French Decree on Anti-Benefits Published

On June 17, 2020, an important decree related to “anti-benefits” was published in France, including the ministerial orders implementing this decree. The new rules contain changes in the regulatory framework for interactions between the industry and healthcare professionals (HCPs). A summary of the decree can be found below and a link to the full decree can be found here.


One of the important changes relates to the types of companies concerned. The new rules apply to any entity, both French and foreign, manufacturing or marketing healthcare products or providing health services. The definition of healthcare products includes all products having a health-related purpose, for human health, with some limited exceptions. This is a notable change as, until now, the scope was limited to companies manufacturing or marketing products/services that are reimbursed by the French national health insurance.


In addition, the range of stakeholders concerned by the prohibition is extended. The regulations apply to various types of HCPs, such as persons working in regulated professions in the health sector, osteopaths, chiropractors and psychotherapists, as well as students and persons following trainings in the medical sector. Furthermore, the rules apply to associations of HCPs or students, including associations which interfere in their training and civil servants and public officials who participate in public health or social security policies or who have administrative police powers in health-related matters. This scope is, however, narrower than the stakeholders covered by the Sunshine Act regulations.


"Benefit" is not explicitly defined in the rules; however, we know that it should be understood very widely, covering transfers of value in kind or in cash.

The following benefits can be granted to the stakeholders, under certain conditions: (1) remuneration, compensation and payment for research activities, research promotion, scientific evaluation, advice, provision of services or trade promotion, (2) hospitality offered, directly or indirectly, during professional, scientific or promotional events, (3) educational grants (e.g., in the context of continued medical education) and research grants and (4) grants made to associations composed of HCPs and/or HCP students, provided that the purpose of the association is related to their professional activity.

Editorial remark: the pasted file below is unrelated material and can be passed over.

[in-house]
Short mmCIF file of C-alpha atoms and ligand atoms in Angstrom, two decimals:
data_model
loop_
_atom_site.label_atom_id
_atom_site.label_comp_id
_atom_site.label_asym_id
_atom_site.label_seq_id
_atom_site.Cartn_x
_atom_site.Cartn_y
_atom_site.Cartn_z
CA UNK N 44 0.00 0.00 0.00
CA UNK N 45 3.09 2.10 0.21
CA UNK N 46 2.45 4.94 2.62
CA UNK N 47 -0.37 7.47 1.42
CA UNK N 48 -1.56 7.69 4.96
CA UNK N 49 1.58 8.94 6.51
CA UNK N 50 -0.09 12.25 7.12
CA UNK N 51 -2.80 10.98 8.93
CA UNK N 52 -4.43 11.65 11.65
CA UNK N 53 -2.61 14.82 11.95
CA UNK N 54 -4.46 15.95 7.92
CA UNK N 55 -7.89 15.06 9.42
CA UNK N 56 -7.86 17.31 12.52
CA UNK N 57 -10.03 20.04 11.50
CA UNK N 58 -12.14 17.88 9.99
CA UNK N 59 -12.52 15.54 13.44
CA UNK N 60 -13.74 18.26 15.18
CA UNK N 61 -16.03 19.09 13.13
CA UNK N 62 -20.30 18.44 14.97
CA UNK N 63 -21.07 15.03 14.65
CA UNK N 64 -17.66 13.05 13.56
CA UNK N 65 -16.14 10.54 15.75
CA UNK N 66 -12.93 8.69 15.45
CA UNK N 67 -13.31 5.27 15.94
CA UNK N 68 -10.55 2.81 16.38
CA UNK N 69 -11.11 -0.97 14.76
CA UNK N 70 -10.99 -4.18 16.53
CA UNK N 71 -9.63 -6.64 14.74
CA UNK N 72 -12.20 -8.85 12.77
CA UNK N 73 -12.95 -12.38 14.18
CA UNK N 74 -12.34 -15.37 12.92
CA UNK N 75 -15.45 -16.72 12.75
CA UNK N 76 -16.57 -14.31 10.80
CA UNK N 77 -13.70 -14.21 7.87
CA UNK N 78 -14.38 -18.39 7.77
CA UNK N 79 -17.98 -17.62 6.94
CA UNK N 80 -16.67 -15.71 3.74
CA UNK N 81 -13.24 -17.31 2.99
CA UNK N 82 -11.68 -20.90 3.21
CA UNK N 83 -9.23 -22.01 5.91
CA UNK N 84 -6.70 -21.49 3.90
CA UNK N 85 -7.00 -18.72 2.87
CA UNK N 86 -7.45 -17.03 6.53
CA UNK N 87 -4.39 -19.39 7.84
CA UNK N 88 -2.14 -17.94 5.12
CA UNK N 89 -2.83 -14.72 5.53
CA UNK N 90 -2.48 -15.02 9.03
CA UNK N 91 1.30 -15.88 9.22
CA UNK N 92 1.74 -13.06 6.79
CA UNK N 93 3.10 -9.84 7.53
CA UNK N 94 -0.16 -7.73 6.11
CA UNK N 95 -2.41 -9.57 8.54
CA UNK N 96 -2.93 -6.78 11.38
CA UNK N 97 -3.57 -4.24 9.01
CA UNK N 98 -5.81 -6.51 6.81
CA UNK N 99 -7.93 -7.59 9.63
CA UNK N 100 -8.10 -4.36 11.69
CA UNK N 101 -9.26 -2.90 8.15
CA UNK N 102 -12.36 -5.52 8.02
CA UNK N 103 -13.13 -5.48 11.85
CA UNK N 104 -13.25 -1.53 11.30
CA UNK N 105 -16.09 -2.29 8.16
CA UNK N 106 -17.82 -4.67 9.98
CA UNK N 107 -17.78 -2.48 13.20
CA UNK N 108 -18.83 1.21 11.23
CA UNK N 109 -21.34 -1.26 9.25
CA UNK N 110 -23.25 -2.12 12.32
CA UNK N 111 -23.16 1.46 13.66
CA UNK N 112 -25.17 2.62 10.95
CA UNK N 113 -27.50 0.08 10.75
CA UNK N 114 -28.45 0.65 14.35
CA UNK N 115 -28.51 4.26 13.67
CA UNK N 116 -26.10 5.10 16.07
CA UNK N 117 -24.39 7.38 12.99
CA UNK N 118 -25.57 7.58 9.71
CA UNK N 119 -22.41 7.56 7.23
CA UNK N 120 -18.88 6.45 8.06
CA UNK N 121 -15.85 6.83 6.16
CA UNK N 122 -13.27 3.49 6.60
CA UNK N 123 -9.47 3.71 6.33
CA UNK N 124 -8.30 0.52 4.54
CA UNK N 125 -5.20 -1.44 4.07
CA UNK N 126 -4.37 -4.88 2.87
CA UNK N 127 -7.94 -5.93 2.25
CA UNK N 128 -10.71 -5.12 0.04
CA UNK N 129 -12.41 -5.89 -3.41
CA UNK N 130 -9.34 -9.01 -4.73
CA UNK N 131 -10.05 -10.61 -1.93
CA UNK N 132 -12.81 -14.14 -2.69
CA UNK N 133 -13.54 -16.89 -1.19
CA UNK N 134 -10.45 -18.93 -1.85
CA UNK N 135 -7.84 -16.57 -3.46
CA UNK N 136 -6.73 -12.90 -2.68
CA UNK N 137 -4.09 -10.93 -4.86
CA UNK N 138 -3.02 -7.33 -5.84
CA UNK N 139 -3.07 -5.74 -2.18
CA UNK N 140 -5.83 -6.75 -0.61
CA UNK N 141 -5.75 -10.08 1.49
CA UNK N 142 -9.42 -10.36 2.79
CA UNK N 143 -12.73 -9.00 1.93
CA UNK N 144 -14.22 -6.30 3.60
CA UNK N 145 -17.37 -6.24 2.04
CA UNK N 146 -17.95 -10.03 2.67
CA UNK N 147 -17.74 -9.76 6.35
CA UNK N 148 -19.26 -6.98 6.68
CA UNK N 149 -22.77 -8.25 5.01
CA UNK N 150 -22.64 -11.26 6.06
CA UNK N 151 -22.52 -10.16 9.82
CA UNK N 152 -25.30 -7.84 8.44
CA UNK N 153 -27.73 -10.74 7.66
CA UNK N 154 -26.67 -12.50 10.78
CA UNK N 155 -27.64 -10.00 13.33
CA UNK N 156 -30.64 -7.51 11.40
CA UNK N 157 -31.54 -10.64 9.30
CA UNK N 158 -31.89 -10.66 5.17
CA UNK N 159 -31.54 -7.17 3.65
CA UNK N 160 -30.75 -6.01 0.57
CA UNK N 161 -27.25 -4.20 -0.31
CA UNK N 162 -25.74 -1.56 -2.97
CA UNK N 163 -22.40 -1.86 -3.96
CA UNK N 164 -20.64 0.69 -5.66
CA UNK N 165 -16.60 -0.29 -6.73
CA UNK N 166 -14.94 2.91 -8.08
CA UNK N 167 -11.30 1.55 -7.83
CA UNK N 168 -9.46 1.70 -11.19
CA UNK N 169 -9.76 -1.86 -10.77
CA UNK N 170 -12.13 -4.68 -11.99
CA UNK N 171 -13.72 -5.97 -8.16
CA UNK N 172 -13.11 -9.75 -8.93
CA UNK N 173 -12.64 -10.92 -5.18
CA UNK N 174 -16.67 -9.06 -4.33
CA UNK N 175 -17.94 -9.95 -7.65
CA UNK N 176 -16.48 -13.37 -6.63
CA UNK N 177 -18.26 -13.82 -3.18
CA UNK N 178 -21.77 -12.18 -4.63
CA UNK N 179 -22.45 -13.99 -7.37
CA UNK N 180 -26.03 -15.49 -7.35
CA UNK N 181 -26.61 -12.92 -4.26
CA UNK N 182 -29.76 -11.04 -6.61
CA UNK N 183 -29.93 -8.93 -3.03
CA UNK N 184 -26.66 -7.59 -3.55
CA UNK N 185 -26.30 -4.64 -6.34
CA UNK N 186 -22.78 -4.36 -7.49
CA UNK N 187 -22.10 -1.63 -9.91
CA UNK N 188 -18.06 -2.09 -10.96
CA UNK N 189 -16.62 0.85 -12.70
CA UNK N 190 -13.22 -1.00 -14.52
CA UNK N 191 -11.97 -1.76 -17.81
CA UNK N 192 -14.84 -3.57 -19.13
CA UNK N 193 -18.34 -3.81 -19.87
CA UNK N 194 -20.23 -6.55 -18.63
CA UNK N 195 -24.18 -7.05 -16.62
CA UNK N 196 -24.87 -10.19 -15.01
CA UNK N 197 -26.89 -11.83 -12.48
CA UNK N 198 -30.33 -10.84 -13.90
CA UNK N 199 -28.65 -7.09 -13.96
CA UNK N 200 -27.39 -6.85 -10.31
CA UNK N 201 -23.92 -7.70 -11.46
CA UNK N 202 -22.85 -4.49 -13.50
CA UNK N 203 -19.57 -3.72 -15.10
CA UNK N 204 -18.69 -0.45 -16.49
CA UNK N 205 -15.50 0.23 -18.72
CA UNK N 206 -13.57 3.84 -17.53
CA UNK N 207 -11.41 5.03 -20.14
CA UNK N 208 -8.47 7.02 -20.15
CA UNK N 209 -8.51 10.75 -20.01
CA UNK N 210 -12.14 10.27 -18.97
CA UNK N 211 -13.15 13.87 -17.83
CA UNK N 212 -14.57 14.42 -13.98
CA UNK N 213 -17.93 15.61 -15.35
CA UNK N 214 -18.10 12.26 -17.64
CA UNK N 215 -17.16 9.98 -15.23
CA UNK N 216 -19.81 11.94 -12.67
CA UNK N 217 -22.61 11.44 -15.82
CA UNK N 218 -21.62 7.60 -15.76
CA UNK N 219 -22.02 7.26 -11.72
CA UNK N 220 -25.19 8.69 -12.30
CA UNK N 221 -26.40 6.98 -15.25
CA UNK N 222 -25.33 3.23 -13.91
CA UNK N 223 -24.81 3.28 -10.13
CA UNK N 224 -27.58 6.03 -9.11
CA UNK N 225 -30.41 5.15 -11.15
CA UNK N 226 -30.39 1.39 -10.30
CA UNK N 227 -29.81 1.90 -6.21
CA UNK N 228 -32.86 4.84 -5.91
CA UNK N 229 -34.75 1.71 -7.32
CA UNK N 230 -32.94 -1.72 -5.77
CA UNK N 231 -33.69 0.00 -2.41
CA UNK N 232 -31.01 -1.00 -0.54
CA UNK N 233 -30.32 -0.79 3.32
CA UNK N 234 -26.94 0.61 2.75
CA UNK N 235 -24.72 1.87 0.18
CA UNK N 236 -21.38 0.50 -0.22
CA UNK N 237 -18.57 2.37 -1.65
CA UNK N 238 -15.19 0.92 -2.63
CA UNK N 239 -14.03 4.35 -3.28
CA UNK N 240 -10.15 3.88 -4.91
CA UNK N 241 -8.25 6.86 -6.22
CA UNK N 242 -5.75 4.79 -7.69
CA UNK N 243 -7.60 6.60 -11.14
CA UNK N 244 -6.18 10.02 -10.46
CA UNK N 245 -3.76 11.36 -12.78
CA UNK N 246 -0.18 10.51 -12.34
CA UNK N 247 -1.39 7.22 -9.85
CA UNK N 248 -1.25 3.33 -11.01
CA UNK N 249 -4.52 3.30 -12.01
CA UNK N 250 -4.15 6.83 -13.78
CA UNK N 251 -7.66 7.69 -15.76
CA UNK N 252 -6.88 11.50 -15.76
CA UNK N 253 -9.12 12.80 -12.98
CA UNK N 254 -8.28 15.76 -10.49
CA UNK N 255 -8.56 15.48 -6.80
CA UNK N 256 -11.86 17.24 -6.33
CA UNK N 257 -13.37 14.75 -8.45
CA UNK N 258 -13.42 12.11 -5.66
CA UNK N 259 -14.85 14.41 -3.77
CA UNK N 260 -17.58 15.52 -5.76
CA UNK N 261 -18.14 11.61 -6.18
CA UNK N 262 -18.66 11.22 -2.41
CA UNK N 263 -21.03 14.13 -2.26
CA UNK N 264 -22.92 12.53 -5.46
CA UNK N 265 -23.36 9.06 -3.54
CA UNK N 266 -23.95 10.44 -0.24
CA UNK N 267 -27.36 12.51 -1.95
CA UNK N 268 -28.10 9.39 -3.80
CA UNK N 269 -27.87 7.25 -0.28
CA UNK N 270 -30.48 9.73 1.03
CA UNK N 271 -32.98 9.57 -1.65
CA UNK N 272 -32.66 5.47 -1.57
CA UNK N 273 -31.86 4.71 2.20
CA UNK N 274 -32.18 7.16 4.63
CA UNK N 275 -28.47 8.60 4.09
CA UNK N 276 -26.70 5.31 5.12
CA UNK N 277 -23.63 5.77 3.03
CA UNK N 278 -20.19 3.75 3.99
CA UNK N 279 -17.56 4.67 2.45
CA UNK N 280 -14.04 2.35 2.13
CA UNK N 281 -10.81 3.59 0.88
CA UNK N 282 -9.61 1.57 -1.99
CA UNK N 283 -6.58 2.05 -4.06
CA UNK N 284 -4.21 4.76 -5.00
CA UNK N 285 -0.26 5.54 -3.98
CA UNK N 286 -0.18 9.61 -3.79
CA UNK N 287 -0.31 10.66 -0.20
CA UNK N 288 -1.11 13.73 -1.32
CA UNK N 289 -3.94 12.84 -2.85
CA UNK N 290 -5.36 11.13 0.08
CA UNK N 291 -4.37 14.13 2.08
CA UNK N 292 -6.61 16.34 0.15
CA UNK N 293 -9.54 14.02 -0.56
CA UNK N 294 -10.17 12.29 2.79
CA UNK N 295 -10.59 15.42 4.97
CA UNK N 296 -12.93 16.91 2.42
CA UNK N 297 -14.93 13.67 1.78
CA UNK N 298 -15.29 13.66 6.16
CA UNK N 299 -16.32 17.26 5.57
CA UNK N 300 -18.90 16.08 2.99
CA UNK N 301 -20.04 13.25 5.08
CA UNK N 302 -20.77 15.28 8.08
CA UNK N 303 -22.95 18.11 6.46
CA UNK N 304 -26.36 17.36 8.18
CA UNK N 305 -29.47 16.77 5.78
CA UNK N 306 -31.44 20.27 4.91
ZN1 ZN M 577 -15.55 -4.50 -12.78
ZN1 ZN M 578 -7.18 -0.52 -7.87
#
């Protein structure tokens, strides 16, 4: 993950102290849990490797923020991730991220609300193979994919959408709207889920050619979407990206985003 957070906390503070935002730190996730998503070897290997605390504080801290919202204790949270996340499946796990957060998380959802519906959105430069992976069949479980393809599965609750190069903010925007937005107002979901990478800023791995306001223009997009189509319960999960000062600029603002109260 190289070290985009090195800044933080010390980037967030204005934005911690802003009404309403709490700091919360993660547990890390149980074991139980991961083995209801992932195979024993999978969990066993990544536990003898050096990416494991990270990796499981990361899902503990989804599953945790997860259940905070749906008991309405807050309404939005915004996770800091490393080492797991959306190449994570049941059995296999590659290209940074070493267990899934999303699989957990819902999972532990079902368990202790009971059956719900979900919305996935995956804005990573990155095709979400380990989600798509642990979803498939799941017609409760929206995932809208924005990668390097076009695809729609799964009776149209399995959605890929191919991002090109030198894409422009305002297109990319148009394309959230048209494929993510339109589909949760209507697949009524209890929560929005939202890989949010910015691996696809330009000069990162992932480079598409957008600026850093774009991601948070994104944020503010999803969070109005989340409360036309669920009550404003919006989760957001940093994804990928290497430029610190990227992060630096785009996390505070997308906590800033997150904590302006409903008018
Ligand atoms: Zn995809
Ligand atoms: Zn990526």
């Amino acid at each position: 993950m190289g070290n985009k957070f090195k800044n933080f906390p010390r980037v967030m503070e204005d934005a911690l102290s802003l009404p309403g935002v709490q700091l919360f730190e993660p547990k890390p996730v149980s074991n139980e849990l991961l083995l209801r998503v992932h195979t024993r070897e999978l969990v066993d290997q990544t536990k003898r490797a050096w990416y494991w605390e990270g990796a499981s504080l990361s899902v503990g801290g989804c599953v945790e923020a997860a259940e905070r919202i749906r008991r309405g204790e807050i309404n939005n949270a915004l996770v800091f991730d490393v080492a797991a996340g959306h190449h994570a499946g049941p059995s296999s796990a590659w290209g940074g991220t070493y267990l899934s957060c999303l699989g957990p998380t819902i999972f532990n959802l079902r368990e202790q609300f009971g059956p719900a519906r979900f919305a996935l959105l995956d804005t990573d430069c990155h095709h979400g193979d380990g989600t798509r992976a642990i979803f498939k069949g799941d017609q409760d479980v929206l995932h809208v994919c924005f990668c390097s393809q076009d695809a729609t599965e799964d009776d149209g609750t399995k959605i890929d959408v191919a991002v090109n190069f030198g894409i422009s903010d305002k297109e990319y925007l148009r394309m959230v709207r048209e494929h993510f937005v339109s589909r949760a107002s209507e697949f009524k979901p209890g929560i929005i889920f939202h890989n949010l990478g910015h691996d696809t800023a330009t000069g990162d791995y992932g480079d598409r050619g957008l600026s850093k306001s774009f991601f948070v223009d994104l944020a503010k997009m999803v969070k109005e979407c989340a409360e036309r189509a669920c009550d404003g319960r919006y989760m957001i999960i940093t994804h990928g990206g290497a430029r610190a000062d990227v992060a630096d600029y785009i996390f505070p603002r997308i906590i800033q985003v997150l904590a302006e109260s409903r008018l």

Not subject to the anti-benefits regulations are: (1) remuneration for an employee who is an HCP (2) benefits resulting from the exploitation or assignment of IP rights (e.g., royalties), (3) advantages granted within the framework of commercial agreements (e.g., discounts) and (4) benefits of negligible value which are related to the stakeholder's activity. The new rules set out a variety of thresholds below which the benefit will be considered to be of negligible value. The publication of the ministerial orders setting out the new thresholds is coming soon.


The new rules specifically list the required content for agreements that need to be entered into before granting any benefit. A ministerial order will further stipulate the scope of some of these requirements.

Declaration and an authorization process

Furthermore, there is an introduction of a declaration and an authorization process involving French health authorities or professional bodies, depending on the amounts involved. This differs from the current rules which require only a prior opinion to be sought from professional bodies. If the transfer of value is below the thresholds, the agreement must be notified to the competent authority eight working days before the day the benefit is granted. Companies should carry out the notification and authorization procedure through an online application system.

An exception is made for clinical study agreements. These are not subject to the declaration procedure but must be transmitted for information to professional bodies under a separate procedure.


Finally, tougher criminal sanctions will be incurred in case of non-compliance with the new rules (e.g., two years of imprisonment for persons having offered or procured illegal benefits and/or a fine of up to EUR 750,000 for companies.)

Frederique Reijntjes

Senior Legal Consultant, MediSpend

Posted on Jul 2, 2020 9:59:12 AM

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